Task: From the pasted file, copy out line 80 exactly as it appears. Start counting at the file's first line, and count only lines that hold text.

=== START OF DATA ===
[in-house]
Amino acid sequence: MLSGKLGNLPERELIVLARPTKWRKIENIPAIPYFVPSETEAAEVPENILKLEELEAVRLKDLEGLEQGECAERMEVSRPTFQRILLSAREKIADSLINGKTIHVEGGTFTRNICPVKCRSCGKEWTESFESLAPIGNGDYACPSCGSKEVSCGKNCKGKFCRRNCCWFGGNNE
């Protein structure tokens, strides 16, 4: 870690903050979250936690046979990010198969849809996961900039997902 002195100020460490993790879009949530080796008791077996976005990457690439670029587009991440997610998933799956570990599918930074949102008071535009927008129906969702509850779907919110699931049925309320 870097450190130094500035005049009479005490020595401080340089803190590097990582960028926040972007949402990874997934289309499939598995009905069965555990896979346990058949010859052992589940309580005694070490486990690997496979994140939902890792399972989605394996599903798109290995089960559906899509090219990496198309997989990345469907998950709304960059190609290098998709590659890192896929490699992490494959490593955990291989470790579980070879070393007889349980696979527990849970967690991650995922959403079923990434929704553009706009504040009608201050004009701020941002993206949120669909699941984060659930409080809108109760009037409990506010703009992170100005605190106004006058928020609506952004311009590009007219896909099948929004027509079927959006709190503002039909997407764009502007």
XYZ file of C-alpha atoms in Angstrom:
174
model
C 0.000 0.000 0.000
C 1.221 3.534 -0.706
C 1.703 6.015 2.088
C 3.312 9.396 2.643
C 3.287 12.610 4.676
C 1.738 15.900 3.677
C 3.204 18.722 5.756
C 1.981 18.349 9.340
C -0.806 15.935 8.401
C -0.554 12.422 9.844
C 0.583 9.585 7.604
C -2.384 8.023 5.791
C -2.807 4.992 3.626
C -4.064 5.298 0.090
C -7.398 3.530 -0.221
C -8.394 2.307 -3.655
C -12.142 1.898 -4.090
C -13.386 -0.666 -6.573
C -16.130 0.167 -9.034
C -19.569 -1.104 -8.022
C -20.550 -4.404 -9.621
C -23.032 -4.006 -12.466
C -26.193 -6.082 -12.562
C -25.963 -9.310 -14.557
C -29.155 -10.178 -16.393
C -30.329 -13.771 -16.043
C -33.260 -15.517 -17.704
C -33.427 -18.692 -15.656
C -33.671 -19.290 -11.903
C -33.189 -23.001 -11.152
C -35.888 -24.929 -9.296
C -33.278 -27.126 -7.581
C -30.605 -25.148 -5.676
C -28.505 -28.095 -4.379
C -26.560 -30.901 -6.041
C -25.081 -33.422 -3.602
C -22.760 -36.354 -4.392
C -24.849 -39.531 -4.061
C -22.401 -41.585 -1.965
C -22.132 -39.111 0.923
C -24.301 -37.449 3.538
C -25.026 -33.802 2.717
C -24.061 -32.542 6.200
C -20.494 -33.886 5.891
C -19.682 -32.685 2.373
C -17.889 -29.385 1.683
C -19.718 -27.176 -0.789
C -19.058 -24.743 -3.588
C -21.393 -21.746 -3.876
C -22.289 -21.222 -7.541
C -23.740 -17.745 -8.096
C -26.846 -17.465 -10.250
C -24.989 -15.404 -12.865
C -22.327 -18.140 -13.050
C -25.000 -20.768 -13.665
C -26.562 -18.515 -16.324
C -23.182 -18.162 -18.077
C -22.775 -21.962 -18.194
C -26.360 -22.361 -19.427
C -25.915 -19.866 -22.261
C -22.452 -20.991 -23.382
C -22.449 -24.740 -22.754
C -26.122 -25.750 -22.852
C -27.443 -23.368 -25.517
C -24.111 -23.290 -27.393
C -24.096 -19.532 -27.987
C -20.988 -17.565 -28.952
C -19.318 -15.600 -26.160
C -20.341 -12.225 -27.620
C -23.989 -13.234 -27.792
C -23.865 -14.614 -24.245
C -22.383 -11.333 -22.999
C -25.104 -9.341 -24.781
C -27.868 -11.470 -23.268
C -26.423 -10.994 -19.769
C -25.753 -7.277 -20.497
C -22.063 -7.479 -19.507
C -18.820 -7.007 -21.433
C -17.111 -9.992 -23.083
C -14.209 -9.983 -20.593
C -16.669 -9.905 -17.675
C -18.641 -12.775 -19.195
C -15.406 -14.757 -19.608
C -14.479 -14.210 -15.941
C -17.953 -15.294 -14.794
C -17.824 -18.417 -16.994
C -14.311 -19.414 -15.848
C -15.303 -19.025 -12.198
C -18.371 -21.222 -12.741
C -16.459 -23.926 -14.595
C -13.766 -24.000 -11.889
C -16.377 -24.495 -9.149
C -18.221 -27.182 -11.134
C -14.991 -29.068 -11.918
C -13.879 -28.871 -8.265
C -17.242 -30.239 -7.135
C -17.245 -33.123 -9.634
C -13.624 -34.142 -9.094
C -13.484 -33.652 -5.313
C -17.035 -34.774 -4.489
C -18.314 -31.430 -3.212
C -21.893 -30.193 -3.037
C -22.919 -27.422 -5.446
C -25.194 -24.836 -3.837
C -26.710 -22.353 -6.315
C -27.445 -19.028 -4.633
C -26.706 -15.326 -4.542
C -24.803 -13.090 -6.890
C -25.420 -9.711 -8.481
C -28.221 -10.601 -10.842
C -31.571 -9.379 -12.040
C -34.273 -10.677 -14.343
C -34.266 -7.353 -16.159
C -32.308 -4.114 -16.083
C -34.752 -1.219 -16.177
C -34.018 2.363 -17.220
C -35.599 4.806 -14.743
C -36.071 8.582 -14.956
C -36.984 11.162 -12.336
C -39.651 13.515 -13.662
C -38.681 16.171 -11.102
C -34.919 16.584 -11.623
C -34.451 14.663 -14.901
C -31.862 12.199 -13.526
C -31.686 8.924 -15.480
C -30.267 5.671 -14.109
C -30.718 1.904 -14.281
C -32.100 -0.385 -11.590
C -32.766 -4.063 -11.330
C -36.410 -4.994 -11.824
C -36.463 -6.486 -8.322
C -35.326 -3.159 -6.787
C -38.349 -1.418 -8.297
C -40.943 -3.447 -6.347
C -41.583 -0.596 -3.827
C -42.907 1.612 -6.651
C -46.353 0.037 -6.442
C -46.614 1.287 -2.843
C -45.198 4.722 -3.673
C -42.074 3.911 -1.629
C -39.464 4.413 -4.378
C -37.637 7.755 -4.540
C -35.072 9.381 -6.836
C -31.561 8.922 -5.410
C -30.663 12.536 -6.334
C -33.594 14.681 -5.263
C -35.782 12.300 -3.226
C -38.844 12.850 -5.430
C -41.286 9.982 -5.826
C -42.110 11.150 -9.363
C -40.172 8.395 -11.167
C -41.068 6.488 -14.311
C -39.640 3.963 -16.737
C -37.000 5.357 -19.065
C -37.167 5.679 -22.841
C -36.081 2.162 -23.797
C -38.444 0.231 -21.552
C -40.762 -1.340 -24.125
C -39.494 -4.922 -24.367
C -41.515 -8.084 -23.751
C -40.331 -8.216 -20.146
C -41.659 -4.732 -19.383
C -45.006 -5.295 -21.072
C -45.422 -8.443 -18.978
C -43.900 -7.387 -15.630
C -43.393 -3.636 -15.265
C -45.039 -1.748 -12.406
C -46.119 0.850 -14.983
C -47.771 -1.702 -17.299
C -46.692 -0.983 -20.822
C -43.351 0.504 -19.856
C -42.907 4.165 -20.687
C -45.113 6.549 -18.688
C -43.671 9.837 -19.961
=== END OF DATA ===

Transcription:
C -27.868 -11.470 -23.268